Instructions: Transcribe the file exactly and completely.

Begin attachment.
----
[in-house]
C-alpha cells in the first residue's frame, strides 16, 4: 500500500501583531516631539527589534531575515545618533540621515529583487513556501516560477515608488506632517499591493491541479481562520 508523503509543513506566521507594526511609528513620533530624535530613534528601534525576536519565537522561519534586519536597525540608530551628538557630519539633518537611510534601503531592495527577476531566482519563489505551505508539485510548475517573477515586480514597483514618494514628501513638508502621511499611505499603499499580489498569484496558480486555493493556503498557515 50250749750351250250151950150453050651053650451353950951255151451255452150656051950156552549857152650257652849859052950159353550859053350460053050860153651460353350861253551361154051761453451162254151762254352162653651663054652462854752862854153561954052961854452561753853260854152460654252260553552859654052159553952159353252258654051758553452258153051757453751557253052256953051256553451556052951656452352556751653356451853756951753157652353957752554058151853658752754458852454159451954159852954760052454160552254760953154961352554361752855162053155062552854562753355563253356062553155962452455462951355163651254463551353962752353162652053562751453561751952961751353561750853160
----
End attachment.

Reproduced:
[in-house]
C-alpha cells in the first residue's frame, strides 16, 4: 500500500501583531516631539527589534531575515545618533540621515529583487513556501516560477515608488506632517499591493491541479481562520 508523503509543513506566521507594526511609528513620533530624535530613534528601534525576536519565537522561519534586519536597525540608530551628538557630519539633518537611510534601503531592495527577476531566482519563489505551505508539485510548475517573477515586480514597483514618494514628501513638508502621511499611505499603499499580489498569484496558480486555493493556503498557515 50250749750351250250151950150453050651053650451353950951255151451255452150656051950156552549857152650257652849859052950159353550859053350460053050860153651460353350861253551361154051761453451162254151762254352162653651663054652462854752862854153561954052961854452561753853260854152460654252260553552859654052159553952159353252258654051758553452258153051757453751557253052256953051256553451556052951656452352556751653356451853756951753157652353957752554058151853658752754458852454159451954159852954760052454160552254760953154961352554361752855162053155062552854562753355563253356062553155962452455462951355163651254463551353962752353162652053562751453561751952961751353561750853160